I don't know the answer, and I'm not entirely sure I want to know. The Whig-Standard claims that in court,
Every time there was a picture of himself on the courtroom screen wearing children's underwear, or lying naked on a child's bed, Williams would tilt his head and sneak a peak -- perhaps one last jolly before the twisted pilot and "shining, rising star" of the Canadian military goes off to spend the rest of his life in prison.
The Citizen, meanwhile, observes that he "seemed a broken figure, sunken into himself. He spent most of the day bent over, staring at the floor, giving away nothing."
Col. Russell Williams told a packed courthouse here he was "indescribably ashamed" by what he had done and deeply regretted his crimes.
"Your honour I stand before, your honour, indescribably ashamed," Williams told the courtroom after being handed two life sentences for the murders of Jessica Lloyd and Marie-France Comeau.
"I will spend the rest of my life regretting most of all that I have ended two vibrant, innocent and cherished lives," he said. "I know the crimes I have committed have traumatized many people, he said, noting rape victims Jane Doe and Laurie Massicotte have "suffered terribly" as well.
"My family, your honour, has been irreparably harmed," he added. "Most will find it impossible to accept but the fact is I very deeply regret what I have done."
Williams emphasizes the effect this is having upon his family. He admitted to police earlier that he only confessed so that his wife's life would be easier.
Lee Burgess, Crown attorney, suggested a different tack on which Williams can hang his shame, saying in his closing comments that "No doubt, your honour, he laughed at us as he lived the life of a community leader by day and the life of a serial criminal by night."
Stephen Harper comes from a similar perspective, claiming that Williams's actions were a betrayal of members of the Canadian Forces.
"This is just a horrific event," Harper said while in St. John's on Thursday. "Our thoughts go out to all the members of the Canadian Forces who knew the commander and who have been very badly wounded and betrayed by all of this. Obviously, this in no way reflects on the forces."
Harper said the Department of National Defence would attempt to strip Williams of benefits he would have received for serving in the military.
"Defence Minister Peter MacKay has made clear the forces will undertake all necessary actions to ensure that all sanctions possible and all benefits possible can be withdrawn from the former commander but this is a terrible and unique case," said Harper.
"The Canadian Forces are the victim here, as are the direct victims of these terrible events."
Certainly some members of the Canadian Forces feel betrayed. The Whig-Standard, main newspaper in the perpetual military town that is Kingston, put out today a small editorial defending their reasoning behind publishing some of the gruesome details of Williams's crimes (because people need to know, and also because "where bloggers …[add] static and confusion to the debate, it has never been more important for professional news organizations to carefully frame the public record," which is ironic because (a) I have never put much faith in the professionalism or integrity of the Whig-Standard, (b) "carefully framing the public record" is clearly euphemism for spin and/or privileged bias, and ( c) you can frame the public record just fine without actually mentioning the graphic details). It also contains this explanation, which suggests there have been complaints:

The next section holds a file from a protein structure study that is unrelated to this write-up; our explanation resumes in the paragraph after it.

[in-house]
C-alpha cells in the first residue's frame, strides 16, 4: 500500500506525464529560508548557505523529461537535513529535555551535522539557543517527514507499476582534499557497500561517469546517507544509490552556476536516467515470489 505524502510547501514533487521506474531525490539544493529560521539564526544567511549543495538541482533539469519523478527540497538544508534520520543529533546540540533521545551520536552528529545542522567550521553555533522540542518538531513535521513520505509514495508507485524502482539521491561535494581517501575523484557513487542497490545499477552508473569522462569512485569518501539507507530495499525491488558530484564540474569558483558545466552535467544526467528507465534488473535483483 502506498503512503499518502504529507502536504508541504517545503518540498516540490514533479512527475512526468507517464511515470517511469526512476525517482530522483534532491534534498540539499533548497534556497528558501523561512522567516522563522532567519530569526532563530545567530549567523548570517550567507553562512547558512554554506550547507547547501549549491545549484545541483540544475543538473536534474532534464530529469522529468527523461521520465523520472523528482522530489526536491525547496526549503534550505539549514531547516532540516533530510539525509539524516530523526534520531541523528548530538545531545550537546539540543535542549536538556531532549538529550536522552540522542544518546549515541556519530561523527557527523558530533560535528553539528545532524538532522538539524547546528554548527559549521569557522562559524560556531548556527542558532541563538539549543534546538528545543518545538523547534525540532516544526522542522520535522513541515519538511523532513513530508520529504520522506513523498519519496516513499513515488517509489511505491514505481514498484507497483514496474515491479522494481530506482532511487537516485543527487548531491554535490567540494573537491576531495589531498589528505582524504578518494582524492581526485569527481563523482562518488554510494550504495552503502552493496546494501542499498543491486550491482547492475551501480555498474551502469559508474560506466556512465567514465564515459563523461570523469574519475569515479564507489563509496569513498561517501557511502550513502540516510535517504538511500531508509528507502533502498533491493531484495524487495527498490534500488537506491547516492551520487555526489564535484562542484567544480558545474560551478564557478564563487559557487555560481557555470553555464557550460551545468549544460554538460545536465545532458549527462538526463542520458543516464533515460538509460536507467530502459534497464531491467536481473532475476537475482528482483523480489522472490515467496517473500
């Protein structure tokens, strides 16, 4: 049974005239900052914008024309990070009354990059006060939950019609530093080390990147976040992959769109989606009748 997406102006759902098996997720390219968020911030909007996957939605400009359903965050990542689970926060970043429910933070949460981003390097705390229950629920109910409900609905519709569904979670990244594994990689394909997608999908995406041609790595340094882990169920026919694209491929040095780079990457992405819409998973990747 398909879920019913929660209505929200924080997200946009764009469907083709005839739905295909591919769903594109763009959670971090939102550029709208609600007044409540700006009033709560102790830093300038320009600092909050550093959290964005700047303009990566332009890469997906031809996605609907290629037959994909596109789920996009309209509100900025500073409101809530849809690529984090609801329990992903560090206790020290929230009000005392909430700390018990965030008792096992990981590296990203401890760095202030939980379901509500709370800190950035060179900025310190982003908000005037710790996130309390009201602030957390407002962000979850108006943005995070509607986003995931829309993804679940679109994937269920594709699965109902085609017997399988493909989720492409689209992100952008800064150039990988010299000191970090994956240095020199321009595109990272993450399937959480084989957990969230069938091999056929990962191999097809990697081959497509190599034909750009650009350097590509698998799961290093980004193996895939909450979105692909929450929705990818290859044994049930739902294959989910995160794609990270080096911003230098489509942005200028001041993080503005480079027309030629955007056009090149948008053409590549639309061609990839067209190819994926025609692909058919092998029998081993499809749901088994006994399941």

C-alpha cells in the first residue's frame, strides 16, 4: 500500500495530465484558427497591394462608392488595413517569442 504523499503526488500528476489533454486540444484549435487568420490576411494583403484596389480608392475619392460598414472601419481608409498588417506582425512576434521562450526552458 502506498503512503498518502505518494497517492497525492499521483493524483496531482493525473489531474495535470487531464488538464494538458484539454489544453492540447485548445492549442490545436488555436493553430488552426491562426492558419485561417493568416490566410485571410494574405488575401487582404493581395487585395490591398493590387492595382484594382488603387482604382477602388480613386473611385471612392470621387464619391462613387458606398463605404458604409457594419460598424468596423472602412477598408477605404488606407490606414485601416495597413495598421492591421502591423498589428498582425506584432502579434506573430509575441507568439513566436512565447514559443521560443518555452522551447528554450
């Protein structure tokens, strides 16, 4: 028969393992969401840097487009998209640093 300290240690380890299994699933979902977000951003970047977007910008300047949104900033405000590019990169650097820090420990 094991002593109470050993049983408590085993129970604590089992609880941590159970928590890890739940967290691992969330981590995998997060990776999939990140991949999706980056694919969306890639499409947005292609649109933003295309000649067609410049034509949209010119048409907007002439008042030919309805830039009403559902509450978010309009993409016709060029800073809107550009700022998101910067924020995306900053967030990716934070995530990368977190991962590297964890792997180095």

For example, we understand running pictures of Williams in his Air Force uniform on the front page has, and does, offend current and past members of the Canadian Forces. We continue to run them because his uniform is germane to the story.
Williams was not a new recruit, he was one of the Forces [sic] most trusted men. Trust, and the betrayal of that trust, is something the Forces will undoubtedly wrestle as they seek ways to improve psychological testing in their promotion protocols.
While all this is very true, it hasn't escaped my notice that it's men who are putting all of this emphasis on Williams violating the trust put in him by the community, the military--abusing his position of power. Being a man in power did give Williams an edge in his criminal activities--mainly by giving him resources like an SUV, a digital camera, and houses in three different cities and towns, by placing him completely above suspicion for more than two years of criminal activities, and by allowing him to learn classified information about Corporal Comeau.
But being sexually assaulted by a stranger or relative stranger is essentially the same no matter his standing in the community. Acquaintance rape has a lot more of those dynamics--"He's my boss, I can't turn him in"--"But I thought we were friends?"--etc. But when someone breaks into your house, hits you over the head, and starts raping you, you don't really care who the crap he is. You mostly care that YOU are being hurt and violated. A friend of mine was chased down the street the other night by a homeless man waving his penis at her. For her it would essentially have been the same experience even if it had been, say, the mayor chasing her (except the mayor would be unlikely to do such a thing in public).
My friends and I aren't obsessively reading about this case so we can think, "Oh, wow, look at him abusing his position of power. What a betrayal of the Canadian Forces." Of course this matters--how did he get by all the psychological testing, for instance--but it's not the most salient bit for us. We read about his crimes, and we imagine ourselves as Jessica Lloyd, as Marie-France Comeau. We look outside our windows wondering if there is someone there watching us, we curse the fact that a single 20- or 30-something woman living alone, even a popular, well-known one, can so easily become a target.
We fear, we curse the patriarchy, we fear some more.